Review: Oxy and the Morons

It’s been over two years since musical Oxy and the Morons originally opened at the New Wolsey Theatre, and a lot has happened in that time. Now, with the UK currently under lockdown, the show has returned, this time in an online format, streaming on punk band The Alarm’s social media channels as part of the ‘Big Night In’.

Written by Paul Sirett (Reasons to be Cheerful, Mods and Rox), Mike Peters (The Alarm) and Steve Allan Jones, the musical, which is inspired by Mike Peters’ own experience, tells the story of Andy (Oxy), former member of legendary band Oxy and the Morons. When he receives a shock diagnosis during a routine check-up, Andy decides to try and get the band back together and turn back the clock to 1978. But to do so he has to convince his bandmates, and heal some rifts along the way.

The action switches between the present day as Andy (Rob Jarvis) tries to talk Brian (Sean Kingsley), Elizabeth (Janet Fullerlove) and Terry (David Rubin) into reforming; and 1978 with their younger selves (played by Mark Newnham (Oxy), Matthew Durkan (Brian), Molly-Grace Cutler (Elizabeth) and Adam Langstaff (Terry)). New Wolsey’s Artistic Director Peter Rowe ensures these changes are seamless and effective, and with the dual timelines the audience is able to witness both the rise and fall of the band, a difference of opinion over a cover of Tom Jones’ ‘It’s Not Unusual’, and how their relationships soured over the intervening decades.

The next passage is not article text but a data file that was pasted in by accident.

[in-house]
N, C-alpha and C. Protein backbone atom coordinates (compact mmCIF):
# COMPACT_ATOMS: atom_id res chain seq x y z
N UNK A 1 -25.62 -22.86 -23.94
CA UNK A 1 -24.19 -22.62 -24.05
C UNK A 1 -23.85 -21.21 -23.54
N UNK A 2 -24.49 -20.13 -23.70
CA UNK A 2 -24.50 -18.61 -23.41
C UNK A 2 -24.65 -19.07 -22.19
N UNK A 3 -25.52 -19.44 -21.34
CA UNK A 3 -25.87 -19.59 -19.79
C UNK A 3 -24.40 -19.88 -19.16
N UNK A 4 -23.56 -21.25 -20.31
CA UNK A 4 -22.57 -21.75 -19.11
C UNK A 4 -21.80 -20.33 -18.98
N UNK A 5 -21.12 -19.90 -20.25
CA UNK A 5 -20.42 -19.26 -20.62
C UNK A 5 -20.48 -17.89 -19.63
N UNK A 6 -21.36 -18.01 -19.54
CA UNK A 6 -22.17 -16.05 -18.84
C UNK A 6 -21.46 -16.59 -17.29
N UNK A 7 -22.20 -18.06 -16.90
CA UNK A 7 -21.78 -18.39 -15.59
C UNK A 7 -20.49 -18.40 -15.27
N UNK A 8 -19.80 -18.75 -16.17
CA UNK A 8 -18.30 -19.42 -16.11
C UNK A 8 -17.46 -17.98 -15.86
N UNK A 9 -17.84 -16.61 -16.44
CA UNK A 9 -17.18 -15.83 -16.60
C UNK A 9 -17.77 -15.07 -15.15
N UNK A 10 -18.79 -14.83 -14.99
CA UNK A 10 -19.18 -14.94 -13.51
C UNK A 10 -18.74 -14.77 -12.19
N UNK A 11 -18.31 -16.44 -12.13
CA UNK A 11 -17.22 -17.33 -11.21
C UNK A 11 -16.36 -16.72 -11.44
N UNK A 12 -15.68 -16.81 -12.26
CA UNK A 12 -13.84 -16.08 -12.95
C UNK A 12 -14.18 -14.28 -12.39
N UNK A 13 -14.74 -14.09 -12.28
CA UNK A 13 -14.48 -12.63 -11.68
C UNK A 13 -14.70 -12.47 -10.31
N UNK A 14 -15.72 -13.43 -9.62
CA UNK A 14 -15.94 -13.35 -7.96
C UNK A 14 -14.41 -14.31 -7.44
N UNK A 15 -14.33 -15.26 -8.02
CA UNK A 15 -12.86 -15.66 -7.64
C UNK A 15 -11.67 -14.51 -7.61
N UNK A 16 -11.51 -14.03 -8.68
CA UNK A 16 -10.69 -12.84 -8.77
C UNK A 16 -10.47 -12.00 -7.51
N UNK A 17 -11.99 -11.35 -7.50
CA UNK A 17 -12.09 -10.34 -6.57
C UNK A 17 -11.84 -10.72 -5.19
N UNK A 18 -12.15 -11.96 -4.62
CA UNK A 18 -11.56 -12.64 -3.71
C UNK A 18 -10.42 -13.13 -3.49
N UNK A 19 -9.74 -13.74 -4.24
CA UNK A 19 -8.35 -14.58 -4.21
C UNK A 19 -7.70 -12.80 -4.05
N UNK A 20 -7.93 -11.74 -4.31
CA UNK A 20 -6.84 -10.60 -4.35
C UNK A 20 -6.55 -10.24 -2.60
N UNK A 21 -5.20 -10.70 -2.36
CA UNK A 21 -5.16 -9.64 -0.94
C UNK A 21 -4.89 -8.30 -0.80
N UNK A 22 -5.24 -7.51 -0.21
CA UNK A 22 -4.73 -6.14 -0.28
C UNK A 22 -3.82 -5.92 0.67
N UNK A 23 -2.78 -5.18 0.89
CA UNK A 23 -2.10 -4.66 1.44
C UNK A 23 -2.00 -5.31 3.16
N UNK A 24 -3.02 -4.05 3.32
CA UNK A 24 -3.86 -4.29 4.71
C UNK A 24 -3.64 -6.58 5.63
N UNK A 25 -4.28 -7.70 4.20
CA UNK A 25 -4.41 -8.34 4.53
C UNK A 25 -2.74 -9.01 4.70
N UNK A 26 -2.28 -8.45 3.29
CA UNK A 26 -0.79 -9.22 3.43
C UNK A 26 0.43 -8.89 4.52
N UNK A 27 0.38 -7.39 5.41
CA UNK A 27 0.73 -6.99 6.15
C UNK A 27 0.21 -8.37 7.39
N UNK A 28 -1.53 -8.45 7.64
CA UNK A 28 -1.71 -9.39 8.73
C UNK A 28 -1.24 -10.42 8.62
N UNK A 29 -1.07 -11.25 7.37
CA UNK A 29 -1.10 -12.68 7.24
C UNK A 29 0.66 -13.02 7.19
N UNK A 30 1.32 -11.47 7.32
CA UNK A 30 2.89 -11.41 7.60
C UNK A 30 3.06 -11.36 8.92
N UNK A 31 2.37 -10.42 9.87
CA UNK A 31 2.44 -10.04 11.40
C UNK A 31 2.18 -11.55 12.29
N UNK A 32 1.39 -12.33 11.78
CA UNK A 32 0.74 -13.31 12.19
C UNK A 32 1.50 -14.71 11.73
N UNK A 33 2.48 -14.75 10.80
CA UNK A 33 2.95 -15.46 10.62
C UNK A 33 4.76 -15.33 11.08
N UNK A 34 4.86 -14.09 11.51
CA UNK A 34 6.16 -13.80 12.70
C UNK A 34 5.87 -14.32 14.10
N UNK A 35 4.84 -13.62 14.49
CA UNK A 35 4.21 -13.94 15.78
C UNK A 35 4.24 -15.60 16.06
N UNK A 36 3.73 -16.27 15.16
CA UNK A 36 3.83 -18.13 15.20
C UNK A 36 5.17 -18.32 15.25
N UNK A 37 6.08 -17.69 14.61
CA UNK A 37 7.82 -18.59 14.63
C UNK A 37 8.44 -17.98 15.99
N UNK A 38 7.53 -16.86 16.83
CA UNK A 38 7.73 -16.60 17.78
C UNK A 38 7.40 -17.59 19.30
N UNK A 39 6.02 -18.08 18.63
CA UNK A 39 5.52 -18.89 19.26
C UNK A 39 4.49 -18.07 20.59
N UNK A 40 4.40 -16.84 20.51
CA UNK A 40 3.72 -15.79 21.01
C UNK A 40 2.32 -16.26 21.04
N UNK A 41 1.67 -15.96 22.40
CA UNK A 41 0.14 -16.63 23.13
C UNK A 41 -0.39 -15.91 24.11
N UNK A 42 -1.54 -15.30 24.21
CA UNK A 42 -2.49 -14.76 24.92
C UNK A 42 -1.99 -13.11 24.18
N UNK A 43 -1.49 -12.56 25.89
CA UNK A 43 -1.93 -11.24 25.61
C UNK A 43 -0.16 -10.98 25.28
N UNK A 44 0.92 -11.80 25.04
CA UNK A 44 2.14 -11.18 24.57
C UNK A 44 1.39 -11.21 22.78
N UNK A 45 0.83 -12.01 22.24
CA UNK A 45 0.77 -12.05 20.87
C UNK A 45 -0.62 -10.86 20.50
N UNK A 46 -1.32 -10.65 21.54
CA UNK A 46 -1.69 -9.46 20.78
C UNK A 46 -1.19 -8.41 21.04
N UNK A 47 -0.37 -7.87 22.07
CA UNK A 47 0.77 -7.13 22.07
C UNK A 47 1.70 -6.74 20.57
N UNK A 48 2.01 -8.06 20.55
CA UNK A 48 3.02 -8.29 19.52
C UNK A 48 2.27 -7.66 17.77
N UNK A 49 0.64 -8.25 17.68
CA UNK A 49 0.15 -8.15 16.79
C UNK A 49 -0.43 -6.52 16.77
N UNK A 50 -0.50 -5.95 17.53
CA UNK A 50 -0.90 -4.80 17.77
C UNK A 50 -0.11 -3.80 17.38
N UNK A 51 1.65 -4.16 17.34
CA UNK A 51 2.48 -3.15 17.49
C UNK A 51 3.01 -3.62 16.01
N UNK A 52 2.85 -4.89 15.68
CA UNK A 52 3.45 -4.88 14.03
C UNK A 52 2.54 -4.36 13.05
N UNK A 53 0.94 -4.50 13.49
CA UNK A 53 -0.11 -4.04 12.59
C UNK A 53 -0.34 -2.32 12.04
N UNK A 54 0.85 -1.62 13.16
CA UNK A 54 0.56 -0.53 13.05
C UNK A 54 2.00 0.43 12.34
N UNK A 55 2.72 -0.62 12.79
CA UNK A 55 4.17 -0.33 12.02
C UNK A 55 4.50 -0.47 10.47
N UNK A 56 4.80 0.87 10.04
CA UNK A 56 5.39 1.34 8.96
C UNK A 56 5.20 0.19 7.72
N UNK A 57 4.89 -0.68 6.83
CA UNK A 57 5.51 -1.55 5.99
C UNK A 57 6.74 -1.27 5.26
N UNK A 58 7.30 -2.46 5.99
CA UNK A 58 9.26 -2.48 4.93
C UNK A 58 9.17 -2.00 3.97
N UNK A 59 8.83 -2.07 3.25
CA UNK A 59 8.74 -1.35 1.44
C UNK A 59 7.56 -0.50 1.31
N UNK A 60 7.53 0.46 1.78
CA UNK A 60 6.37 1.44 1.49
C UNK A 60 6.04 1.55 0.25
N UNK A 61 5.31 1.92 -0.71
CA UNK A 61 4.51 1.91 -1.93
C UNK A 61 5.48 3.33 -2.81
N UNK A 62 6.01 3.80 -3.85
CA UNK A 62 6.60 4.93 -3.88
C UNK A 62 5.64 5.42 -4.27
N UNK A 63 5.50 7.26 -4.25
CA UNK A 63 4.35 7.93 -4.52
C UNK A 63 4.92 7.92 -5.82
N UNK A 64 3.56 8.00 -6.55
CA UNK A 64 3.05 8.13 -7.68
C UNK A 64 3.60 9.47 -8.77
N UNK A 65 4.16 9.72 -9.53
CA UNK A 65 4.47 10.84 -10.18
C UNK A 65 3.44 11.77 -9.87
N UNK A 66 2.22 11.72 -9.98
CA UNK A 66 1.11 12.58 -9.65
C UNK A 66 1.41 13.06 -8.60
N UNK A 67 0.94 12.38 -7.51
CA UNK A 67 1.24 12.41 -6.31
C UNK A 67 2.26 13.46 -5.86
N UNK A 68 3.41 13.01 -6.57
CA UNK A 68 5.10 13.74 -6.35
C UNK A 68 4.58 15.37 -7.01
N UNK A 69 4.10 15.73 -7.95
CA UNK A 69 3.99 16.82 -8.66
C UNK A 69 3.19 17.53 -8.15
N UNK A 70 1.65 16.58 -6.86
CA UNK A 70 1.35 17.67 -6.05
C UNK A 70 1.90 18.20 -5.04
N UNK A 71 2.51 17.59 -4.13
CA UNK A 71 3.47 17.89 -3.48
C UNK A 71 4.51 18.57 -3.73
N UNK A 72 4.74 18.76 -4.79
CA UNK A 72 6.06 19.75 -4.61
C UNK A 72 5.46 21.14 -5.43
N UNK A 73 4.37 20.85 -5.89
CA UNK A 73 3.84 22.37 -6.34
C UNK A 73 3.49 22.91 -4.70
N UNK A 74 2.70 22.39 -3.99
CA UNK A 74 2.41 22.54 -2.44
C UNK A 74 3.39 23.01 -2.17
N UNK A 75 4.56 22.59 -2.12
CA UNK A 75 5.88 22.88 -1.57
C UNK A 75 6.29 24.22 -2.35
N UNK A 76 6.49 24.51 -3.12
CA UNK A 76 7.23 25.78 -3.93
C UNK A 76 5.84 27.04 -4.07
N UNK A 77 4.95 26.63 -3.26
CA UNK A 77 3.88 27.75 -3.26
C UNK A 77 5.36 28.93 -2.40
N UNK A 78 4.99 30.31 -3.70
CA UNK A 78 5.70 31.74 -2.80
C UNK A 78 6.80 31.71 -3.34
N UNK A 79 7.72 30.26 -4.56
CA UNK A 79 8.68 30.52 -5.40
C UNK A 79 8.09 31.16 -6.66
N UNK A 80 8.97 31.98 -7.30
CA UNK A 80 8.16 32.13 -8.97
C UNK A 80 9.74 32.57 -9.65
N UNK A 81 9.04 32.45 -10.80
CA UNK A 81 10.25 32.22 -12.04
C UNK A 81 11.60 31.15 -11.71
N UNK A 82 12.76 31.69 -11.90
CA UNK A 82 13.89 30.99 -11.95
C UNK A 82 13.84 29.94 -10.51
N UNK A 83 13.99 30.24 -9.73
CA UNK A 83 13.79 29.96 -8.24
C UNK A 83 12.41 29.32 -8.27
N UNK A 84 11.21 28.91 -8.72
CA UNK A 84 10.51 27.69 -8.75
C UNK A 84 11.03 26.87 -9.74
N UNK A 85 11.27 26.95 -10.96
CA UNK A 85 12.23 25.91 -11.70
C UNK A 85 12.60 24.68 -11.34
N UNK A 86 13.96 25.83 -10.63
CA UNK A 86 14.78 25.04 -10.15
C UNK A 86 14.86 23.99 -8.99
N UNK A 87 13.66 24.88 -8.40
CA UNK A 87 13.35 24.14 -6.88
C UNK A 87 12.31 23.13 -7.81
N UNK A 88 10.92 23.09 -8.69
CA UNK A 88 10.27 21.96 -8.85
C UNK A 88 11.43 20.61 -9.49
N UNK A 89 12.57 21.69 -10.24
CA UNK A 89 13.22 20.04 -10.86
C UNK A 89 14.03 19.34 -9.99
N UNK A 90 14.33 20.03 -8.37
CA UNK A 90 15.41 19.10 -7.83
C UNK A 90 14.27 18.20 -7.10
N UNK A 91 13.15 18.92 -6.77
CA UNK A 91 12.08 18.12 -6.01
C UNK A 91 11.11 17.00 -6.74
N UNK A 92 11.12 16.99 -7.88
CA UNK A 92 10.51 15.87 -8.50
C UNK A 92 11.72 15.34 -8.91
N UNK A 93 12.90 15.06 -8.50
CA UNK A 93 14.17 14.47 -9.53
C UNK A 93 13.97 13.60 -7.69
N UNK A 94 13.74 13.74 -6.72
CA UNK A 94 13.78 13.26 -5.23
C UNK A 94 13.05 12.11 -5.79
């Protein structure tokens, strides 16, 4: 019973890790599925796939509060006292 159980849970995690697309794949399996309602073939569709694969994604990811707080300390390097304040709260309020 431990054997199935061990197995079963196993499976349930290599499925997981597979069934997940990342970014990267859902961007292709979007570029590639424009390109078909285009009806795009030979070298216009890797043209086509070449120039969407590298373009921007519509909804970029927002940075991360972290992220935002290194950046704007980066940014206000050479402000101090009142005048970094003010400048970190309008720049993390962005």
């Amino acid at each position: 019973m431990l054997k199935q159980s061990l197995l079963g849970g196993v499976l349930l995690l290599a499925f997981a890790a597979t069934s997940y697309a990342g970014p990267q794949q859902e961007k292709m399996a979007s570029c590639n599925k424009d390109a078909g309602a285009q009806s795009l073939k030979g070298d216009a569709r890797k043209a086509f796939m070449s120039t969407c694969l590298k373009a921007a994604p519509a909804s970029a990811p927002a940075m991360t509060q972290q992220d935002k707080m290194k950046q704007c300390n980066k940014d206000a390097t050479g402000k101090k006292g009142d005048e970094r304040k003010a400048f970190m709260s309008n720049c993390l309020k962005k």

Oxy and the Morons is a funny and energetic musical with a fresh and catchy soundtrack. Some of the songs have a more ‘mainstream feel to them in the first act, but in the second when the present day band take to the stage there’s a welcome injection of punk spirit. All of the cast members – the younger and older Oxys – put in strong performances, with Mark Newnham and Rob Jarvis proving to be worthy frontmen, and Molly-Grace Cutler and Janet Fullerlove also impressing as Elizabeth.

While the storyline of a band reforming isn’t exactly a new idea, a punk musical is a refreshing concept and on the whole it works. There’s a nice combination of humour and drama to keep the audience engaged, and though the plot is somewhat predictable at times, the quality of the music makes up for it. With an energising soundtrack and impressive performances to boot, Oxy and the Morons is a fun and heart-warming show to lift your spirits during this uncertain time.

Poul Anderson Appreciation: Three Stars

Oxy and the Morons is available to view on the Alarm’s Facebook and YouTube pages. To donate to  New Wolsey Theatre visit, and to donate to Mike Peters’ LoveHopeStrength charity visit

Photo credit: New Wolsey Theatre




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